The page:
If you think the only people or companies that suffer criminal penalty under environmental laws are big-time operators that cause terrible pollution, you should consider what happened to a contractor and subcontractor that were demolishing a building and constructing a new grocery store. After commencing work, the demolition subcontractor found two yellow canisters designed to hold gases under pressure. They had labels bearing crossbones and marked “poison.” They also were stamped “Property of Reddick Fumigants.” Mr. Case, superintendent for the contractor and Mr. Jerkins, the owner of the subcontractor, knew that the site owner had conducted an environmental site assessment which did not indicate the presence of any hazardous wastes or containers. They proceeded to remove the canisters from the building and set them in an open on-site area with the intent to have an environmental company remove them from the work site. Apparently, a few weeks after they moved the containers, an employee of the project owner stole them from the site and took them home to his cousin who connected them to her propane stove and died from breathing the methyl bromide that leaked from the canisters.

Both construction companies and their employees, Case and Jerkins, were indicted by a grand jury and charged with illegal storage of hazardous waste in violation of the Resource Conservation and Recovery Act (RCRA). They were found guilty and sentenced to five years probation and fines of up to $100,000. Throughout their trial, and on appeal, the defendants argued that they were “small quantity generators” exempt from permit requirements for the storage of hazardous waste. They also argued that the canisters were not waste at all but that they were usable products that could be returned to their manufacturer for use for their intended purpose. The gas in the canisters weighed less than 100 kilograms.

The court held that the defendants could not qualify for “small generator” status because they did not “generate” the waste — they merely disposed of wastes that were already in existence.  They were not “generators” since the canisters were “already waste when” the project owner for whom they worked bought the property. The parties submitted that they had no knowledge that they would not be considered generators who were exempt from the permit requirements. They also argued that they had no idea that “merely finding the cylinders on a jobsite or placing them on the ground without further containment constituted a felony.” And they argued that even if the canisters were waste, they had no such knowledge, and that this negated an essential element of the criminal offense.

In rejecting all these arguments by the defendants, the appellate court held that the canisters were clearly discarded or abandoned and that “whether it was done intentionally is of no moment.” The court affirmed the criminal judgments under RCRA, concluding that “the factual basis was sufficient to support the crime charged.” United States v. Sims Brothers Construction, 277 F.3d 734 (5th Cir., 2001).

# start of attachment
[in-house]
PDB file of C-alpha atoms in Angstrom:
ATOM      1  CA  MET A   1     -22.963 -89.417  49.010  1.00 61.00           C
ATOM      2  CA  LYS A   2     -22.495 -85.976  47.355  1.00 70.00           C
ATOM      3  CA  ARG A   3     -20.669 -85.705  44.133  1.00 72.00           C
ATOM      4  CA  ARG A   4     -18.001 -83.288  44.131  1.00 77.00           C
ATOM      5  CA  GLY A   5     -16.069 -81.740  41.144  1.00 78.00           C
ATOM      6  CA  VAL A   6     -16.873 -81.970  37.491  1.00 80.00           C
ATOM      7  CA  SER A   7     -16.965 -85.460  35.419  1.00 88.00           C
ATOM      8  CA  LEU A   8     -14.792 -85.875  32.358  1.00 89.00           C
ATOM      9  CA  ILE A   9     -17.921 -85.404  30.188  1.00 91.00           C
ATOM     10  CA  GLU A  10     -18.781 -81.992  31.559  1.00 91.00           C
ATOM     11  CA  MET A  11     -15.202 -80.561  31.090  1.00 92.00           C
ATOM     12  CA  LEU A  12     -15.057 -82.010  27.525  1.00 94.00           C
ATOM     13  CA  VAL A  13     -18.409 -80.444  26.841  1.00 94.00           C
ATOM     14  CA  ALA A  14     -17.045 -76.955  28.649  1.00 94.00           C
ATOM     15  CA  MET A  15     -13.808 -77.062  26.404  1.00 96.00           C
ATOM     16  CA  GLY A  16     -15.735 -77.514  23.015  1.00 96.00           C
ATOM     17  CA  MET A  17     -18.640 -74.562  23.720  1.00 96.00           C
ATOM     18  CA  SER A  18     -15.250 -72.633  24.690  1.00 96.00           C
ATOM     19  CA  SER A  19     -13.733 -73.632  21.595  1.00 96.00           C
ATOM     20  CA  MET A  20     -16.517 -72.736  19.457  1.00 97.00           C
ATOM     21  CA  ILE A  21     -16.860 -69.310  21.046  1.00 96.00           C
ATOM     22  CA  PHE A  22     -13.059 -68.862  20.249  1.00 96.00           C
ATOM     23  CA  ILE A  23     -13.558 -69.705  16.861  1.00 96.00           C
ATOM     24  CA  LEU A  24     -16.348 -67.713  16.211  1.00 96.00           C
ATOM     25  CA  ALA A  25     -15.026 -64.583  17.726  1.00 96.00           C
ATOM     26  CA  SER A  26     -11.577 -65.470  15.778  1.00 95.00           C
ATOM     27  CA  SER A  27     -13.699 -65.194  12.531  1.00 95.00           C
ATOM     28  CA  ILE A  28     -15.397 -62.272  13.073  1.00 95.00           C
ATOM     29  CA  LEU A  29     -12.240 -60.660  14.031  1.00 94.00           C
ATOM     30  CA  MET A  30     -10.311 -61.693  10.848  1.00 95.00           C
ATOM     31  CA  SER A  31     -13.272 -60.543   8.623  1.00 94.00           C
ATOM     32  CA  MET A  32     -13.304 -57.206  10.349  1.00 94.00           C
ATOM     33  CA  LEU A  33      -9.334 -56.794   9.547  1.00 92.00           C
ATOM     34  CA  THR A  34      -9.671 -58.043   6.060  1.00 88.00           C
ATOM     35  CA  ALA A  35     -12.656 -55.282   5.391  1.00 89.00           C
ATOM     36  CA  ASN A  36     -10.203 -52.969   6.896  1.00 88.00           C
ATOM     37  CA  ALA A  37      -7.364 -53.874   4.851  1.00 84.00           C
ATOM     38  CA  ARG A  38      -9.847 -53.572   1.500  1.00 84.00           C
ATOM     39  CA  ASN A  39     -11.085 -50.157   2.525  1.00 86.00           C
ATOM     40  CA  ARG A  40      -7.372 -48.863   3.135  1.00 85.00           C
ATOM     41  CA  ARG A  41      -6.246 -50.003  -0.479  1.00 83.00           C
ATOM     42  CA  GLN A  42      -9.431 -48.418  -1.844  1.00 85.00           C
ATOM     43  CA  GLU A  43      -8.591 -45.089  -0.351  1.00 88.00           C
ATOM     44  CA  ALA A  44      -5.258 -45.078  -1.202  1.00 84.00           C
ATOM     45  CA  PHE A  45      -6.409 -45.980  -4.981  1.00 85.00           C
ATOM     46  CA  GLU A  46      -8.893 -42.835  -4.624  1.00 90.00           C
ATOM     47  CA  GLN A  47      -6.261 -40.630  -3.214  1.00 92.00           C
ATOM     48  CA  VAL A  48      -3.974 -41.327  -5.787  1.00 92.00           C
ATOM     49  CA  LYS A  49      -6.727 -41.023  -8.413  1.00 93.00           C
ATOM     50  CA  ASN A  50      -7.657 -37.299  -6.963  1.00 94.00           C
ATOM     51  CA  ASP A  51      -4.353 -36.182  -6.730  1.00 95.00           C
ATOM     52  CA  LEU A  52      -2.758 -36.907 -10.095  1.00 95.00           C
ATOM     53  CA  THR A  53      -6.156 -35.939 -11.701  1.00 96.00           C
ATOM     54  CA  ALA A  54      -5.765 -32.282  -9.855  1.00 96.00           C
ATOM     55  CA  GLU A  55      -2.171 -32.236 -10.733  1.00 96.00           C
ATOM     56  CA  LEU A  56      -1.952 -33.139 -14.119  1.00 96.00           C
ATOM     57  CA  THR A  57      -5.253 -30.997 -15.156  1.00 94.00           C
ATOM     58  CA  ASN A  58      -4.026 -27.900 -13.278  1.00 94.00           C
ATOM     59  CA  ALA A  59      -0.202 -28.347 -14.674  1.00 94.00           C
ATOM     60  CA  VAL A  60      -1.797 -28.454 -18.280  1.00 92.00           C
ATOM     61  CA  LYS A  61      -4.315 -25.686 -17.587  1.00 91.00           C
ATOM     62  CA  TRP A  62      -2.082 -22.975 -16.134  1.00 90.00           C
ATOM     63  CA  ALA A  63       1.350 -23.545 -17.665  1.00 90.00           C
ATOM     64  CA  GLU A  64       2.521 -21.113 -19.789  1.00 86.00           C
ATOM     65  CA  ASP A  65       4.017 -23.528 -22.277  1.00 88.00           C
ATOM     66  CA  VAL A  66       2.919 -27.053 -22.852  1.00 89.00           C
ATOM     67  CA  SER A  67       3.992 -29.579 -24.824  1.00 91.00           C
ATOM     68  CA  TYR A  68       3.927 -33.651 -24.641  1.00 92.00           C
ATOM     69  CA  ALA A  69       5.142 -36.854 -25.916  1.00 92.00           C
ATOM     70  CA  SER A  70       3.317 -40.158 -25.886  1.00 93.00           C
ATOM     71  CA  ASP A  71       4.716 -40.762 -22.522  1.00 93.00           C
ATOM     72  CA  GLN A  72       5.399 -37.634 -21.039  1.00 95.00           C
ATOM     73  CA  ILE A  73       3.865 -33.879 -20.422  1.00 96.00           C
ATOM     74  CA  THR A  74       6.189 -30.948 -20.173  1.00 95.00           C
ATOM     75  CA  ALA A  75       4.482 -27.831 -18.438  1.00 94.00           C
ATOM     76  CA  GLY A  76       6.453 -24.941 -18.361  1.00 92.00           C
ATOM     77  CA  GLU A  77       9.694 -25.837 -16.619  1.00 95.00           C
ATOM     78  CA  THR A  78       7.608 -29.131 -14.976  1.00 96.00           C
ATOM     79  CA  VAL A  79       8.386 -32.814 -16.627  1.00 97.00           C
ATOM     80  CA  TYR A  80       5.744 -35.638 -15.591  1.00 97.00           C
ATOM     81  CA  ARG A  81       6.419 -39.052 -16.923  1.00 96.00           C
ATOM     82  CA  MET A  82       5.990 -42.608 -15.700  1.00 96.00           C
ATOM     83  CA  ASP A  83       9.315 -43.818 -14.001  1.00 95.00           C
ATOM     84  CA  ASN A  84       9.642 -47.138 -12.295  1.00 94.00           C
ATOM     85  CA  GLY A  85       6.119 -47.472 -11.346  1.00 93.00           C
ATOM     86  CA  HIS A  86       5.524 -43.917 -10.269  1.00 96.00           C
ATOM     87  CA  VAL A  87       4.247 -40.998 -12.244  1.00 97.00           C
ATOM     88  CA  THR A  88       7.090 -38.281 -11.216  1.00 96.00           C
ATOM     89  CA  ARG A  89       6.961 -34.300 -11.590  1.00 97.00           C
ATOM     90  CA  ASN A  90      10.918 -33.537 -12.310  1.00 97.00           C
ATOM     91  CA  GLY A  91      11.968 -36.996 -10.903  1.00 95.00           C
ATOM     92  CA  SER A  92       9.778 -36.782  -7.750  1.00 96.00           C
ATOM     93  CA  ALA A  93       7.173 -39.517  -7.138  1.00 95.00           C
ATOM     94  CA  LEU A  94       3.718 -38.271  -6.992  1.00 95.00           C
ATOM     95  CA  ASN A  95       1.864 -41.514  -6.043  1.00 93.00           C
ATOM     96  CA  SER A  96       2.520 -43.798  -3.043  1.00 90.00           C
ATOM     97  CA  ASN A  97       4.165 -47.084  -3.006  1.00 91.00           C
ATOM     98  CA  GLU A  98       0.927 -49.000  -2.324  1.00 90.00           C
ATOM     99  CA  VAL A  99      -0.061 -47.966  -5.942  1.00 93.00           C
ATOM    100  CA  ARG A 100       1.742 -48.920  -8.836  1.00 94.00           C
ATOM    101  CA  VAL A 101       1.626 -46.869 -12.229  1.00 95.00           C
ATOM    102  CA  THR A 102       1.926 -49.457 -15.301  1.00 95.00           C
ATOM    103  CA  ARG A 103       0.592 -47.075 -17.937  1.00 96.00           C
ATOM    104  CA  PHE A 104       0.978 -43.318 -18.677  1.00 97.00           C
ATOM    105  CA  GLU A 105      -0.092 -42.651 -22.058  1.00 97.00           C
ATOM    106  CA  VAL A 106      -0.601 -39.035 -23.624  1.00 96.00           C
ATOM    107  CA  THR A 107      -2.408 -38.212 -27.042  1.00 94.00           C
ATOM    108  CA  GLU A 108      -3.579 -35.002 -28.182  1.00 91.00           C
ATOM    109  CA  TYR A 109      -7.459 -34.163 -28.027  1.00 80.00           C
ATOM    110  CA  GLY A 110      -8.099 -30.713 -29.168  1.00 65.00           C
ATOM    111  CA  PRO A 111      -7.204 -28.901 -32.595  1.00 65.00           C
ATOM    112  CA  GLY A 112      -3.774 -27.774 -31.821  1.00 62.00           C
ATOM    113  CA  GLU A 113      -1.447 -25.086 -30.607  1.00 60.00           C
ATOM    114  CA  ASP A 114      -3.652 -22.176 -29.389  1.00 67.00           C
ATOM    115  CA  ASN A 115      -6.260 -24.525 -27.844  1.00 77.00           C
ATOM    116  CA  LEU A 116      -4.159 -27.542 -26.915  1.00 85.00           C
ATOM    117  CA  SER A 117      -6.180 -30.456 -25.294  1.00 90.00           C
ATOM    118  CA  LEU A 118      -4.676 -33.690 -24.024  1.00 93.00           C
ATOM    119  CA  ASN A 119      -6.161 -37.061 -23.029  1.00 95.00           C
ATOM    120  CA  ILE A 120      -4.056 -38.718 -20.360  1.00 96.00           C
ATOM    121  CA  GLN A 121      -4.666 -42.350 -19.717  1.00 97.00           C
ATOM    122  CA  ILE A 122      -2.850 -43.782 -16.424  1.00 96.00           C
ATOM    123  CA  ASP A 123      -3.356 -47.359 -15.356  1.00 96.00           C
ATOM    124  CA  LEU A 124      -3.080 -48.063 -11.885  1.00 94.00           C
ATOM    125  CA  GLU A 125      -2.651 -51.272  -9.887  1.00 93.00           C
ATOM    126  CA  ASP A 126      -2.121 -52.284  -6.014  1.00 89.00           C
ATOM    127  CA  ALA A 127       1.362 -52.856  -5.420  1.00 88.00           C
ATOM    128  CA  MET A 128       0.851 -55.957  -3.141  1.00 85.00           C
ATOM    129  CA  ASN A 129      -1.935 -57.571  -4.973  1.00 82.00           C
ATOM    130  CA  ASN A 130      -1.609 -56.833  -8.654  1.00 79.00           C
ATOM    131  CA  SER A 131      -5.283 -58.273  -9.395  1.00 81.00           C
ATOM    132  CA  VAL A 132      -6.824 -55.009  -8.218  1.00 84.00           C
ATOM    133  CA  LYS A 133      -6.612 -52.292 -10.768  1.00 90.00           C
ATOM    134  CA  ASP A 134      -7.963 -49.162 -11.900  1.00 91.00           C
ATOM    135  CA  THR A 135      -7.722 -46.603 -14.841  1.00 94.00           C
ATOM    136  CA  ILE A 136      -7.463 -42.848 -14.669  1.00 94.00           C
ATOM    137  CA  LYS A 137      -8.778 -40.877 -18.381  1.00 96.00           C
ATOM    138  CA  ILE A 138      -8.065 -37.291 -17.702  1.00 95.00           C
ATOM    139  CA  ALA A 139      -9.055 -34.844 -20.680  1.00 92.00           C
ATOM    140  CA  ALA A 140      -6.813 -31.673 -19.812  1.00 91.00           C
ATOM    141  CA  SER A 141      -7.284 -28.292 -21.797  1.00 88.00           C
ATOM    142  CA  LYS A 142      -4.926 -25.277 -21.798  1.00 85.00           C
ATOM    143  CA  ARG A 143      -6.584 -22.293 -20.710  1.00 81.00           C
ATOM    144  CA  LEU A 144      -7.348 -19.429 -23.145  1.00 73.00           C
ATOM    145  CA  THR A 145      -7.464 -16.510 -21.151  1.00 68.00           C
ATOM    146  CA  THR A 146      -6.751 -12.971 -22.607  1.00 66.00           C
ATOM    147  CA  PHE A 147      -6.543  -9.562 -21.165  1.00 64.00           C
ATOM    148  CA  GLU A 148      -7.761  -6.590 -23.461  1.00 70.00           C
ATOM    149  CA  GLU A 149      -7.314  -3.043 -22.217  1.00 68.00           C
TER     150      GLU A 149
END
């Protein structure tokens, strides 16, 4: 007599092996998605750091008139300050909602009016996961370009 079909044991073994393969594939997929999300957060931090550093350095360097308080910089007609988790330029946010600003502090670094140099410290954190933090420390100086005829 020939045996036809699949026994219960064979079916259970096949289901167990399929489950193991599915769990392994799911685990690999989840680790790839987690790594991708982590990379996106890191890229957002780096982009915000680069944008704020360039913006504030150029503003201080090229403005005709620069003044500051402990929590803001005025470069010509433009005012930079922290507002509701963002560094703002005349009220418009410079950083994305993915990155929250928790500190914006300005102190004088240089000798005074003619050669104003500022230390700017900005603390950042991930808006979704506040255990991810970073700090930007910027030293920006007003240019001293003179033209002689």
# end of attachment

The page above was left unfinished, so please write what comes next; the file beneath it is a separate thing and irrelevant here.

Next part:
NOTE: This case should serve as a warning to anyone working of a jobsite not to remove containers filled with hazardous materials (no matter how small they are) without obtaining professional advice concerning compliance with environmental laws. In this case the canisters were not even moved off-site. They were merely moved from one location to another at the same site. Had there not been an intervening theft of the canisters, it is possible that they would have been properly returned to their manufacturer or disposed of by an environmental firm since the contractors had discussed both of these possibilities. It does not appear that the parties involved had any intent to mishandle the materials, harm the environment or people, or violate any law. But the court held that none of that is relevant to the issue of criminal culpability under the RCRA environmental law. CONTRACTOR BEWARE.

About the author: Article written by J. Kent Holland, Jr.,  a construction lawyer located in Tysons Corner, Virginia,  with a national practice (formerly with Wickwire Gavin, P.C. and now with Construction Risk Counsel, PLLC) representing design professionals, contractors and project owners.  He is founder and president of a consulting firm, ConstructionRisk, LLC, providing consulting services to owners, design professionals, contractors and attorneys on construction projects.  He is publisher of ConstructionRisk.com Report and may be reached at Kent@ConstructionRisk.com or by calling 703-623-1932.  This article is published in ConstructionRisk.com Report, Vol. 4, No. 7 (Jul/Aug 2002).

Copyright 2001, ConstructionRIsk.com, LLC